Archive for the ‘C’ Category

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Integer conversions in C

In C on August 8, 2011 by Matt Giuca

In light of a recent bug in crypt_blowfish highlighted by Steven Gibson on the Security Now podcast (episode #311), I read up on signed / unsigned conversions in C. Wow, is it complex. Here are some things you might not know about integer conversions in C (relating to converting between different bit widths and signedness). (Note: I, like the C specification, use the word “integer” to refer to any type that represents whole numbers, and the word “int” to refer to the C type of the same name.)

  • The type “int” is equivalent to “signed int”. However, it is implementation-defined whether “char” refers to “signed char” or “unsigned char”. If you care, you have to be specific (this is probably what caused the crypt_blowfish bug, because a variable was declared as “char” which really needed to be an unsigned char).
  • Converting between unsigned integers of different sizes is always well-defined (for example, converting from an unsigned int to unsigned char takes the value % 256, assuming an 8-bit char type).
  • However, a narrowing conversion of signed integers is undefined if the value cannot be represented in the new type (for example, converting the value 256 to a signed char is undefined, assuming an 8-bit char type). In almost all compilers, you can assume two’s complement format, which means the behaviour is nearly uniform, but the language standard itself does not mandate two’s complement representation for signed integers, and therefore cannot specify the behaviour when a signed integer is narrowed. The same applies to operations that overflow.
  • Similarly, converting from signed to unsigned is well-defined, but converting from unsigned to signed has undefined behaviour if the value is too large to fit. (Converting from unsigned to a signed value with more bits is always well-defined.)
  • Converting a signed value to an unsigned value with more bits (a widening conversion) is equivalent to first making the signed value wider (preserving the value) and then converting it to unsigned (taking the modulo). For example, converting a signed char -38 to an unsigned short results in 65536 – 38 = 65498, assuming a 16-bit short type. If you think about it, this isn’t obvious, because it could have been the other way around (first convert to unsigned, then widen, so in the above example you would get 256 – 38 = 218), but I think the way they chose makes more sense. In two’s complement notation, this is a sign-extension (and the alternative would be zero-extension).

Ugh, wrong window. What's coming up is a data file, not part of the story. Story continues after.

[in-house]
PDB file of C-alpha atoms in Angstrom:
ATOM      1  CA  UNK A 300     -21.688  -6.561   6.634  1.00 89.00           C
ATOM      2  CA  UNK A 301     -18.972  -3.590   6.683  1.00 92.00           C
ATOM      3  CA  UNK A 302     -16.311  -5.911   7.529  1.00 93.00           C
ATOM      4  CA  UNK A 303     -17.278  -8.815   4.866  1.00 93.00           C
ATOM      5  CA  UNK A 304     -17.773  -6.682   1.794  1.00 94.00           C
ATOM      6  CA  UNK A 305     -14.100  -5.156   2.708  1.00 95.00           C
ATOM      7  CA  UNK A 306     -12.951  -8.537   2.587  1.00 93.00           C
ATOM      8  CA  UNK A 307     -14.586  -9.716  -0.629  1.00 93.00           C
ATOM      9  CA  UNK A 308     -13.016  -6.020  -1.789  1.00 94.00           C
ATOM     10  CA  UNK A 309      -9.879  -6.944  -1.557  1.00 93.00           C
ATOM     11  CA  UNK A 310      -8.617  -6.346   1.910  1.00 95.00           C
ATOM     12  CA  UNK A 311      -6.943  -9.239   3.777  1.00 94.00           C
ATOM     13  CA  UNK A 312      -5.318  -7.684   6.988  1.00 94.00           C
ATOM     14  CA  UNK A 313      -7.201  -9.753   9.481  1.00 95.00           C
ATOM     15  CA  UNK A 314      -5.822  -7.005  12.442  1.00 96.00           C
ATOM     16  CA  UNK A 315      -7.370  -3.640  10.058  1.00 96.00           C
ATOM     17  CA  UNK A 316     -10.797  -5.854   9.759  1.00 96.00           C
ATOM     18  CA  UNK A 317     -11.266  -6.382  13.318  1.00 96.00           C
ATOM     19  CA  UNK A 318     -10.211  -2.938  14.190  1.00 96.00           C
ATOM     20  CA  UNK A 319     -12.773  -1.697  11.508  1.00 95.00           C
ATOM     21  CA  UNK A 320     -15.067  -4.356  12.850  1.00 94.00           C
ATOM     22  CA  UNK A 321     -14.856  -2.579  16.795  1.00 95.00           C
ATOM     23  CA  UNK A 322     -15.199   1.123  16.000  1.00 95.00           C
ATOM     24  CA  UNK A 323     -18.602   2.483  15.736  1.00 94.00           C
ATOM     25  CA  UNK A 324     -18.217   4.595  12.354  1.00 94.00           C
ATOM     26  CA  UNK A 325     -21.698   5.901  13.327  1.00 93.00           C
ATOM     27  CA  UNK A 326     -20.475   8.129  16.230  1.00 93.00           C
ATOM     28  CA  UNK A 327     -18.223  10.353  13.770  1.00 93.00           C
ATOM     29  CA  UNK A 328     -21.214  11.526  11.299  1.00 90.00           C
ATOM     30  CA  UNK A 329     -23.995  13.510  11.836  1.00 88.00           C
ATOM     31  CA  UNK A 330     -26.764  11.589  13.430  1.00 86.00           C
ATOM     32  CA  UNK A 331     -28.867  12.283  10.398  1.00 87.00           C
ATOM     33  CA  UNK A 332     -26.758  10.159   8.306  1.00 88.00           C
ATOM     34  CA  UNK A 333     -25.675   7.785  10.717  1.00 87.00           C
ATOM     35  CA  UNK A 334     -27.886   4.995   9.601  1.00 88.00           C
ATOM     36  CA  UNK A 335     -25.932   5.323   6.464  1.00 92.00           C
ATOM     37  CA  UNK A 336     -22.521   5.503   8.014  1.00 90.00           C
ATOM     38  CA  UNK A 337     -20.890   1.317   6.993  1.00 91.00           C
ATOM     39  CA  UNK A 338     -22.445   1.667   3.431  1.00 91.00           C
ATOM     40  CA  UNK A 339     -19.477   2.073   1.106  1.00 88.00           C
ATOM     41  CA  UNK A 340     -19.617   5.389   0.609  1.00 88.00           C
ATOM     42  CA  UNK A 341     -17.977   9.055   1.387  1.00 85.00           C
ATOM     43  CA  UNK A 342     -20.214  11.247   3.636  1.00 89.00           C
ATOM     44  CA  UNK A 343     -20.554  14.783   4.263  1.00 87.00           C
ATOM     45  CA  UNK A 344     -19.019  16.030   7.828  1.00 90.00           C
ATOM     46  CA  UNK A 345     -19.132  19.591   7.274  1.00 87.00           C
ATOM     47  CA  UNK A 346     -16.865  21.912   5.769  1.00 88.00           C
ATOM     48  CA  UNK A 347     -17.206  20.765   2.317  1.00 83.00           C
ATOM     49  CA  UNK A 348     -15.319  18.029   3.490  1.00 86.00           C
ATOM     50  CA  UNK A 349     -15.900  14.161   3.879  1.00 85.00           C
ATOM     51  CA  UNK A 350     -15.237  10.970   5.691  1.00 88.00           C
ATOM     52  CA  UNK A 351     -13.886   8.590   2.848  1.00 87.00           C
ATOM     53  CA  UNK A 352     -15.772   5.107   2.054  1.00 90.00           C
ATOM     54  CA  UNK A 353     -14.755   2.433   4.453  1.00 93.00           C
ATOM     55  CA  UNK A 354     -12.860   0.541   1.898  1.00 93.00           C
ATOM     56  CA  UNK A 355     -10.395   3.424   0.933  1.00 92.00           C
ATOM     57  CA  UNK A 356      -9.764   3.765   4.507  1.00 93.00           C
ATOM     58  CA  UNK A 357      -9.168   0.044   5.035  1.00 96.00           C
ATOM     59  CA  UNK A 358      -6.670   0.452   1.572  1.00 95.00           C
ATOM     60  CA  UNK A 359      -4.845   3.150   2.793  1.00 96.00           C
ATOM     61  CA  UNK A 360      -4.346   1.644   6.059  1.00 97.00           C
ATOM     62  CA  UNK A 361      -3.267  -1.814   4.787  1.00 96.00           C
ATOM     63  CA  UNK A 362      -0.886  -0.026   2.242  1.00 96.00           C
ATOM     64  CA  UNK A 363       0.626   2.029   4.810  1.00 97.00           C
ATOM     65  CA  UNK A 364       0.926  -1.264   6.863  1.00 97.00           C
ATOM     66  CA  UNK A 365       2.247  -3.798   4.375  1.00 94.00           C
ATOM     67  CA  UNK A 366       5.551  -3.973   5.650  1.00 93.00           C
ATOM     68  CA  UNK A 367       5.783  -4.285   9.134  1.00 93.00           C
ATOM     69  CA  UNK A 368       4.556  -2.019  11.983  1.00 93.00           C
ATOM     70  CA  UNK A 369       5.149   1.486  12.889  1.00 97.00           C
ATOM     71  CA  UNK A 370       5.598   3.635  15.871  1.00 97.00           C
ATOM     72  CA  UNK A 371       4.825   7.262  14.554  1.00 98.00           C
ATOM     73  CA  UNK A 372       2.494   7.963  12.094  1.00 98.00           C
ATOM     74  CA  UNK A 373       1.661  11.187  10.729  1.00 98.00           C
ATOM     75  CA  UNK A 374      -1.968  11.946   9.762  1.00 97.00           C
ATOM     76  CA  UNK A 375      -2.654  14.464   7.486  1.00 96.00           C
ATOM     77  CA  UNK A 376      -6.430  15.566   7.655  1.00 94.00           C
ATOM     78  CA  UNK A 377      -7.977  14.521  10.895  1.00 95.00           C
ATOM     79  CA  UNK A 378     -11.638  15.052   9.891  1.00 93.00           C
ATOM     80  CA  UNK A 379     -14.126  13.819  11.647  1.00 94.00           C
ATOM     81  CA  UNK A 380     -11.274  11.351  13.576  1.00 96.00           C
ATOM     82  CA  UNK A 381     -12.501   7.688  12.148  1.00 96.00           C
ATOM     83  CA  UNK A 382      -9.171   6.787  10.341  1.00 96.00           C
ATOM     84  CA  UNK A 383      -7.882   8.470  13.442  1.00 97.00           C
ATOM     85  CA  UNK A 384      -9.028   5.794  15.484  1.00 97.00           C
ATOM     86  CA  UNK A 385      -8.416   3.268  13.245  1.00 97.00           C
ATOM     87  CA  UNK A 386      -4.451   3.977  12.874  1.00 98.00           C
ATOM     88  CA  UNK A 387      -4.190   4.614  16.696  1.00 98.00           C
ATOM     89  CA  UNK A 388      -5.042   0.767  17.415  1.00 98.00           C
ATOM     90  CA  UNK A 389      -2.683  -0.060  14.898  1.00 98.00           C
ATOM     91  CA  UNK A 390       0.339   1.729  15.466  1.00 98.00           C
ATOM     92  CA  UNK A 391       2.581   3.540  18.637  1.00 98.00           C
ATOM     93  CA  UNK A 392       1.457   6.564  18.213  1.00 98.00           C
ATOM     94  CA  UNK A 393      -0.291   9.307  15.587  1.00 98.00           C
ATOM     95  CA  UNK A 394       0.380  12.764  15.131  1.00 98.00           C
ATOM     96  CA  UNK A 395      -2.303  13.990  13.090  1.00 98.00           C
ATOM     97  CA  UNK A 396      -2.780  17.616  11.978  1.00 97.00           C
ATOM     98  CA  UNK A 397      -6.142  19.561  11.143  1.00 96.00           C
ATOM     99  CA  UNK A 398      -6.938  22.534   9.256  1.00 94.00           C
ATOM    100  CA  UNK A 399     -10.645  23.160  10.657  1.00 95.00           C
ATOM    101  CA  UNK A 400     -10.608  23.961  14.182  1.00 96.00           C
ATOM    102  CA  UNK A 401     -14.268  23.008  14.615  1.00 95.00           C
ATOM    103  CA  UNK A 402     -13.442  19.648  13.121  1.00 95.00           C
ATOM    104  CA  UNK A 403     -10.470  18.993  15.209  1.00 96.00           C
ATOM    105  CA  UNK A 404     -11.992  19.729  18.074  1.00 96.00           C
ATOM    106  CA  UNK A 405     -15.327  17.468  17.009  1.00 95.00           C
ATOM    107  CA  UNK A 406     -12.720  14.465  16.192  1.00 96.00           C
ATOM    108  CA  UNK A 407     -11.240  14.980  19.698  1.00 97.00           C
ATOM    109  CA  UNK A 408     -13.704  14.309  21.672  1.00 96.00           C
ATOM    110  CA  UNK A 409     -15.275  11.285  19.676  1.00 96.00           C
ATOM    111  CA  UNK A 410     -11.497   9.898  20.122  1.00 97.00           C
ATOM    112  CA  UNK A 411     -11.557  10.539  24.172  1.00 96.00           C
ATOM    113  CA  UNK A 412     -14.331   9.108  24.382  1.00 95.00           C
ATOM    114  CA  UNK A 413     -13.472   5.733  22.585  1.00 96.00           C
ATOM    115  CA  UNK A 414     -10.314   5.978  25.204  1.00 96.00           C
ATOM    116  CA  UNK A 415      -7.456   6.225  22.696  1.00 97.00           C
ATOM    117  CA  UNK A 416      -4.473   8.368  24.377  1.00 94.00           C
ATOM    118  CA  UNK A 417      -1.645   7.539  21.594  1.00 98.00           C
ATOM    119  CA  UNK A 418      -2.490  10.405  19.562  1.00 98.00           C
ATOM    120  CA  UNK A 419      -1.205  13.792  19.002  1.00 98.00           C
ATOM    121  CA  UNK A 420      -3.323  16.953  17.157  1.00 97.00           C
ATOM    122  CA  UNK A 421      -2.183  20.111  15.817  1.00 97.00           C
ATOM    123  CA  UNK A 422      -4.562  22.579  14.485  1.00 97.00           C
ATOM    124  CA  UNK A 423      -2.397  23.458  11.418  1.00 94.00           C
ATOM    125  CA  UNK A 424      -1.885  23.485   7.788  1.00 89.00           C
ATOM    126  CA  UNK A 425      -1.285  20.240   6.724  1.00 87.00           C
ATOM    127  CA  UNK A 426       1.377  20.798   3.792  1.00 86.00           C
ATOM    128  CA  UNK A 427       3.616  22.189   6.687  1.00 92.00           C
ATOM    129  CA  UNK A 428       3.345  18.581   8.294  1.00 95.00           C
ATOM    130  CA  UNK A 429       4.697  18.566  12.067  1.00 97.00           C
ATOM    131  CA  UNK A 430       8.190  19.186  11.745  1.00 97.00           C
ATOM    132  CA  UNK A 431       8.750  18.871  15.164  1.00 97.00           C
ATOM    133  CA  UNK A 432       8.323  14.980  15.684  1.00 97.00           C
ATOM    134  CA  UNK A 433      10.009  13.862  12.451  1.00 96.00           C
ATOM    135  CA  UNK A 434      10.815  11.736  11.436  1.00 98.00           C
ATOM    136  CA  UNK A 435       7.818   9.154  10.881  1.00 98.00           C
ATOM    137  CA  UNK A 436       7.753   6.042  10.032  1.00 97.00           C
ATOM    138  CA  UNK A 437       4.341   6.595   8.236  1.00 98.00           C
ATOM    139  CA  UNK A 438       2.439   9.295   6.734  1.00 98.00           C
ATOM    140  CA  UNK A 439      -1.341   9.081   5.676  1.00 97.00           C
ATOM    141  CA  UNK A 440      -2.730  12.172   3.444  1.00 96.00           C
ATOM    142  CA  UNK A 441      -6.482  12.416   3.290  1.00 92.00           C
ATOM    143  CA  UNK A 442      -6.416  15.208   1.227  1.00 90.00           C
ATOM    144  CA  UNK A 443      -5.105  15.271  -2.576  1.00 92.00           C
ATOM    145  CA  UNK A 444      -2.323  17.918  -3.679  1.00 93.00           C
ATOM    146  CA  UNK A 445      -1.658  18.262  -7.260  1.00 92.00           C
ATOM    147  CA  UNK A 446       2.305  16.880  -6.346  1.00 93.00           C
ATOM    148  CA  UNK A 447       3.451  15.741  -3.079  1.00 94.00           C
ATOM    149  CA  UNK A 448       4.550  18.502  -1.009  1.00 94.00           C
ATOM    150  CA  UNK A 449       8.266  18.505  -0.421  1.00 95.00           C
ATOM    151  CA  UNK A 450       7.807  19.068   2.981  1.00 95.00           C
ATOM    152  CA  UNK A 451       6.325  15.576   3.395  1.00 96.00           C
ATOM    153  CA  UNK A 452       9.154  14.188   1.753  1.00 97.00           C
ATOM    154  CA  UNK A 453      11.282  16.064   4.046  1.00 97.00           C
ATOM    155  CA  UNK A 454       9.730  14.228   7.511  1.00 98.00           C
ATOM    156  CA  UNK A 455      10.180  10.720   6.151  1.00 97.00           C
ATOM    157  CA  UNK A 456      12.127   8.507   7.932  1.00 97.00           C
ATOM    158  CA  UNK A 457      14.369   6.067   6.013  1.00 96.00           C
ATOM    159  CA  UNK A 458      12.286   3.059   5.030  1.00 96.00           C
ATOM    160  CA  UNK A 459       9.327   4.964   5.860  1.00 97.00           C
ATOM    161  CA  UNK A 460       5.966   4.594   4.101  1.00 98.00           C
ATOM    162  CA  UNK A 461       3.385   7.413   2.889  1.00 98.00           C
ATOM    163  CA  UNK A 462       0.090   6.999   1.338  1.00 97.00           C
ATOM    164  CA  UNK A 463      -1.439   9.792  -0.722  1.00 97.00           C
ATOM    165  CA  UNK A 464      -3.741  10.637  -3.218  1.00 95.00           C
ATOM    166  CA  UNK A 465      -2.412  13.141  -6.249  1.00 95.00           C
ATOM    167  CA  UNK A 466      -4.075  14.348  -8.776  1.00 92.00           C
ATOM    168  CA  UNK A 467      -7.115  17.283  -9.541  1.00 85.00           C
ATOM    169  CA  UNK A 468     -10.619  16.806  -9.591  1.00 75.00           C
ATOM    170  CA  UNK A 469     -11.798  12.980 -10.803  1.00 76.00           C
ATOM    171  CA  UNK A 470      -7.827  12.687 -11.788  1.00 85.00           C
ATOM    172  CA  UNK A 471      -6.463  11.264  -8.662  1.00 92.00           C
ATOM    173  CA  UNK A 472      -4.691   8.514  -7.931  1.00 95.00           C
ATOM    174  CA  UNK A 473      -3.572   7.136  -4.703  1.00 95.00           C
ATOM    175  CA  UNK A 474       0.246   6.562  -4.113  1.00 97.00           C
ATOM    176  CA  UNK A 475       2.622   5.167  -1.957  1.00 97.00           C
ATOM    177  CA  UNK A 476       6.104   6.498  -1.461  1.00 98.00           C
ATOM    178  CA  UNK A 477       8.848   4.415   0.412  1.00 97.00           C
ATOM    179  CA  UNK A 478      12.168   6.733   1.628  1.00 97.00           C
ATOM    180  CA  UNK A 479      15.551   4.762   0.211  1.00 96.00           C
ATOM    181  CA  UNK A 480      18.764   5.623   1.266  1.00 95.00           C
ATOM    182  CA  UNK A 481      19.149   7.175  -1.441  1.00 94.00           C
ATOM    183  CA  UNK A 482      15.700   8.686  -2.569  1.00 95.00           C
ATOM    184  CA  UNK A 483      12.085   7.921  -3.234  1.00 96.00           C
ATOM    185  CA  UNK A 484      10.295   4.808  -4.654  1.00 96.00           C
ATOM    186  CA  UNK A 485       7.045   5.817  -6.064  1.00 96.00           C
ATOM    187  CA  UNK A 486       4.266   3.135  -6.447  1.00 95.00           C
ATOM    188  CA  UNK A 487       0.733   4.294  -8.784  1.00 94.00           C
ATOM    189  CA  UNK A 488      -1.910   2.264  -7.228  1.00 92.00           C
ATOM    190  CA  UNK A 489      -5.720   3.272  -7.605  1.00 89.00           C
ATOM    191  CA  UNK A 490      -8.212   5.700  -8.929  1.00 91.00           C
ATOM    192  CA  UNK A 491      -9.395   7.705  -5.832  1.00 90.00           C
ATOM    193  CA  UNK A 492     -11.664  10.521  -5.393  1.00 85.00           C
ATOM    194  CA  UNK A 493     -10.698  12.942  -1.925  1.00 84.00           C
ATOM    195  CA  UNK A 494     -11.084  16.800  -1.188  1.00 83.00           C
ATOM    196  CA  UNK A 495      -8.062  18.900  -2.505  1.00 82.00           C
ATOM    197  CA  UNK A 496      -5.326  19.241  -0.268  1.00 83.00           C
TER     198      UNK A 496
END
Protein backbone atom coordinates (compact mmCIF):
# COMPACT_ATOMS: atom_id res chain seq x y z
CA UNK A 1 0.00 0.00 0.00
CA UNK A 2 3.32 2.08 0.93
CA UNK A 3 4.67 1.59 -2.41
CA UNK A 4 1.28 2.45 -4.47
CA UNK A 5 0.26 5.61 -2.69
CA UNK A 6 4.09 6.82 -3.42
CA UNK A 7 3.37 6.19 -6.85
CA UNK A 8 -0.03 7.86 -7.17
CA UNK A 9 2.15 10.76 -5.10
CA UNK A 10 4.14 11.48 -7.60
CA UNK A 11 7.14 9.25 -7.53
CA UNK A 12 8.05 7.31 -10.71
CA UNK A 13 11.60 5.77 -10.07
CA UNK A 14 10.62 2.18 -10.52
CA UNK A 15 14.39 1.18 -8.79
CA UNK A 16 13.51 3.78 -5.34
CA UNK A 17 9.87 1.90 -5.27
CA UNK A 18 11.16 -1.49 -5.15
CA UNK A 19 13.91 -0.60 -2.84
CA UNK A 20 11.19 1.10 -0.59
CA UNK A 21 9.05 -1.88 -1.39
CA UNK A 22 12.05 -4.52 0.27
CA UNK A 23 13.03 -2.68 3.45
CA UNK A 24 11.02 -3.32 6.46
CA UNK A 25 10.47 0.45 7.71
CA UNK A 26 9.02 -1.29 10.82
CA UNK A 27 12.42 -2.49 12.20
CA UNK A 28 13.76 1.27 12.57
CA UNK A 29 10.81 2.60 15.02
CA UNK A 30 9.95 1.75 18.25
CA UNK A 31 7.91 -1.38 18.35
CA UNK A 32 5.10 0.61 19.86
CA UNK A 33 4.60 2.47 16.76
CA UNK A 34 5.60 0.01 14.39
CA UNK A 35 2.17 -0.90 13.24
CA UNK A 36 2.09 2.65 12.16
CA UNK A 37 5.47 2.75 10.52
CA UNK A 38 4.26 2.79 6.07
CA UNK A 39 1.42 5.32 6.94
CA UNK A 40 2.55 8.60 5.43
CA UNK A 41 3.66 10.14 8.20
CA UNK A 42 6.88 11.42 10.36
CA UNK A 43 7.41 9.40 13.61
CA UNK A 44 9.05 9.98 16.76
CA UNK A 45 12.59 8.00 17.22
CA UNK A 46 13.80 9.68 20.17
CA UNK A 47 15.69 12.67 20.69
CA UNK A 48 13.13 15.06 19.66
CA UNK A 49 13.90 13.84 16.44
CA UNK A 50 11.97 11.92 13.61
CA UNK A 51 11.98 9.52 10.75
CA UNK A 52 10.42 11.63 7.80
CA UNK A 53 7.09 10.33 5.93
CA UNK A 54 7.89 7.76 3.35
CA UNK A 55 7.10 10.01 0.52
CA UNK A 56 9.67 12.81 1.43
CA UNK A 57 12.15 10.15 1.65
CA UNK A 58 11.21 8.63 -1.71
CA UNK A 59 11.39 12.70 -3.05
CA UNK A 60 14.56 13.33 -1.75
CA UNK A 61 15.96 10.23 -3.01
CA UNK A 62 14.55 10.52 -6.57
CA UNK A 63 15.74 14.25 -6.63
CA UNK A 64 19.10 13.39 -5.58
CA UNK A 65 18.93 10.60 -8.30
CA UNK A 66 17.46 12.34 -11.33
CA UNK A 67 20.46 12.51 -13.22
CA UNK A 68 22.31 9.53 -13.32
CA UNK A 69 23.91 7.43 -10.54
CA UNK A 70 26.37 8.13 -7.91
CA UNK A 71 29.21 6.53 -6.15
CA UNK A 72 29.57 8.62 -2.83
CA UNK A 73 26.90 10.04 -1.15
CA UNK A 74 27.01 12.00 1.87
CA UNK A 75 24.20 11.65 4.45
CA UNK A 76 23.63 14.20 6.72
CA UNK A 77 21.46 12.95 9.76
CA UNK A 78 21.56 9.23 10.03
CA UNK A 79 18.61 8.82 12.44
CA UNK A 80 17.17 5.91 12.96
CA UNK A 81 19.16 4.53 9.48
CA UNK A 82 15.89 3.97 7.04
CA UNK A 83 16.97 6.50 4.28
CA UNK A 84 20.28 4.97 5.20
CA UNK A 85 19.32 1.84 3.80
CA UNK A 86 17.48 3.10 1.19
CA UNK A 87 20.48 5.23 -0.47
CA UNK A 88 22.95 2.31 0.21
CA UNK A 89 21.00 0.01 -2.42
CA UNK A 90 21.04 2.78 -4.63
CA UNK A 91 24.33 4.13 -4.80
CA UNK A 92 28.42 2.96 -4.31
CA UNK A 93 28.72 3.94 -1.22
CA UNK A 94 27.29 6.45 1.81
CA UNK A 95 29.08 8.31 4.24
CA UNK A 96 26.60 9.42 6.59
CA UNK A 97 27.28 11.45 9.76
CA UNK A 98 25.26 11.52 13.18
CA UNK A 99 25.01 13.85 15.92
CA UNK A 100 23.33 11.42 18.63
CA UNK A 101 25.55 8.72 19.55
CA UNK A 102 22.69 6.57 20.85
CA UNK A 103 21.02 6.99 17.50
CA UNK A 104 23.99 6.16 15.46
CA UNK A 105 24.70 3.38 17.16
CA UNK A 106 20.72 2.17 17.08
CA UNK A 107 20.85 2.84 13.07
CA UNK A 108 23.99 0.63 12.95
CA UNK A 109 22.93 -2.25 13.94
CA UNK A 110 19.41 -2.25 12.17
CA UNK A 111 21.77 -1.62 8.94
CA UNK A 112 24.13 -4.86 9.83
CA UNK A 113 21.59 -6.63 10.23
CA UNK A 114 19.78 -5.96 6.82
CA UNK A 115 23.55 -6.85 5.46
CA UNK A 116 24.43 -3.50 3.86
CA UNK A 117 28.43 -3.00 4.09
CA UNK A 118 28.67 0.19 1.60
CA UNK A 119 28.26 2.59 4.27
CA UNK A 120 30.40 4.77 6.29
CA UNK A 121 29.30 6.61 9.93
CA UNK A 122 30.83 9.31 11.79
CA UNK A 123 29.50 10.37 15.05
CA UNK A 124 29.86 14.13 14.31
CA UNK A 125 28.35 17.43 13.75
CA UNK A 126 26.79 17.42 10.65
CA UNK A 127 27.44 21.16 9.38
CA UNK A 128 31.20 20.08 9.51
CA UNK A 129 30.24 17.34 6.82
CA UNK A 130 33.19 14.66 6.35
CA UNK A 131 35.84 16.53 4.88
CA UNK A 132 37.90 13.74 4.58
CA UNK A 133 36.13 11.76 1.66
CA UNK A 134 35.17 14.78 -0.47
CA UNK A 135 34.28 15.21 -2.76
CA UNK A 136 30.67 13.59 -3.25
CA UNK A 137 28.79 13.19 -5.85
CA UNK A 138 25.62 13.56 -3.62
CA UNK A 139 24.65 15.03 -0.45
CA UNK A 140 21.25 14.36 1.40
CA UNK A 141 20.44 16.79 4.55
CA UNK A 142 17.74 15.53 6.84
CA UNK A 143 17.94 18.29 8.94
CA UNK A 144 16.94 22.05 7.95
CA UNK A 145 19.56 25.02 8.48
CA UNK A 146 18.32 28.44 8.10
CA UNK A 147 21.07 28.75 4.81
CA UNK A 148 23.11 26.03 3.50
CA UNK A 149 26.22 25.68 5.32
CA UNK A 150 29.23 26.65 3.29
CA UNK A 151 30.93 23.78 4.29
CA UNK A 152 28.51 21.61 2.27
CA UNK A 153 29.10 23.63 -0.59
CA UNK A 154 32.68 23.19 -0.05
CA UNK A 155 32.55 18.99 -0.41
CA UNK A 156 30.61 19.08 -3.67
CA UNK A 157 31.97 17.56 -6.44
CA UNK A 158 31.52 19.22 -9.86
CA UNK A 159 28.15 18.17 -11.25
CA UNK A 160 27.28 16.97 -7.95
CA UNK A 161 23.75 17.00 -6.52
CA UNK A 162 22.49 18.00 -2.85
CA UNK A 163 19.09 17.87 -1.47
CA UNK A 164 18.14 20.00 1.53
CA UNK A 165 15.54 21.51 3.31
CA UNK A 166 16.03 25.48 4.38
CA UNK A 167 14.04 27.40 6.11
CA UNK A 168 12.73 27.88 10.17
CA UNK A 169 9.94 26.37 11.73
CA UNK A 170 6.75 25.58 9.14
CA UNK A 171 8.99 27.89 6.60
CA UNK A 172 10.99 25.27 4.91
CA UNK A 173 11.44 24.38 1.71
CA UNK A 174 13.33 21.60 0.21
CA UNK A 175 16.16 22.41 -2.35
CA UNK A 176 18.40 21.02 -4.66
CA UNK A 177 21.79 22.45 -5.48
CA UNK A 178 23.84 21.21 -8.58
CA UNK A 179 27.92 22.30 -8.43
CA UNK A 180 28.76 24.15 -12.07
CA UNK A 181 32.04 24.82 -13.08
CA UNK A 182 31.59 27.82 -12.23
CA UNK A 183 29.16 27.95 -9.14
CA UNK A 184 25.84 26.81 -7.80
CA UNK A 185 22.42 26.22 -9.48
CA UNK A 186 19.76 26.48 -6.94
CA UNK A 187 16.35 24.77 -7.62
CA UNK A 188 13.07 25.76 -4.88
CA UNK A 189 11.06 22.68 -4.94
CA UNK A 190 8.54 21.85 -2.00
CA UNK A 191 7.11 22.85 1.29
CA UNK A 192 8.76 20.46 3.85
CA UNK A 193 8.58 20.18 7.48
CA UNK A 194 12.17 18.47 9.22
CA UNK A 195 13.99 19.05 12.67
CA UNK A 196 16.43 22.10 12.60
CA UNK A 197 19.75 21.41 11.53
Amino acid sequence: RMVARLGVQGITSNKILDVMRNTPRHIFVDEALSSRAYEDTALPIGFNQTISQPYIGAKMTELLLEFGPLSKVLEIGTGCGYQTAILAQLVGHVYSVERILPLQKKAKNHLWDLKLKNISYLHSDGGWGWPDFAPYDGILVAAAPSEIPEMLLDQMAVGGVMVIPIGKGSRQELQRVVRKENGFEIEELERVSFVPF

• For an operation A * B (“*” represents any binary operator, not necessarily multiplication), if A is signed and B is unsigned, A gets converted to an unsigned number. This is quite unintuitive to me. I would have thought that any operation involving a signed number would be performed as a signed operation, but C seems to always favour unsigned numbers (I presume since the results of conversion are well-defined). This means that if A is a signed char and B is an unsigned int, A is first converted to an unsigned int via sign-extension.

Source: ISO/IEC 9899:TC3 (the C99 draft standard from 2007), ยง6.3.1

You can see the bug here (in the function BF_set_key). There are two variables involved: unsigned int tmp and char* ptr. Because it doesn’t specify whether ptr points to an unsigned or signed char, the compiler is allowed to choose (and most modern compilers choose signed char). The killer line is “tmp |= *ptr;” which, according to the above rules and assuming a signed char, converts a signed char to an unsigned int by sign-extension. This is very bad since it then performs a bitwise OR with tmp, setting all of the bits above 8 to 1 (when the programmer expected them to be left alone), causing a massive weakening of the hash. The bug fix explicitly casts *ptr to an unsigned char first, and funnily enough includes a switch “sign_extension_bug” to re-enable the old, buggy behaviour in case you want your old hashes to match!

Articles

Fun with C operators

In C on December 13, 2010 by Matt Giuca Tagged:

Quick quiz: What does this C code print?

    int a, b;
    a = 1;
    b = 2;
    printf("%d\n", a+++ + +++b);
    printf("%d\n", a);
    printf("%d\n", b);

Answer:

   4
   2
   3

What the heck is a “+++” operator? It turns out the C grammar is quite liberal with its whitespace (intentionally), which can create some strange “ambiguities”. There are actually four operators in play here: x++ (post-increment), ++x (pre-increment), +x (unary plus) and x + y (addition). If you haven’t seen it, unary plus is analogous to –x (unary minus), only completely useless — unary minus inverts the sign of a number, while unary plus keeps it the same. So the expression “a+++ + +++b” is tokenised as “a ++ + + ++ + b” can be formatted better as:

    (a++) + (+(++(+b)))

(Note the colour coding: The “+” that looks like addition in the original is actually a unary plus.) So, this code reads: “Ensure b keeps its sign, pre-increment b, then ensure the result keeps its sign again, then add the result to a. Finally, post-increment a.” Hence its value is 1 + (2+1) = 4, and the values of both a and b are incremented.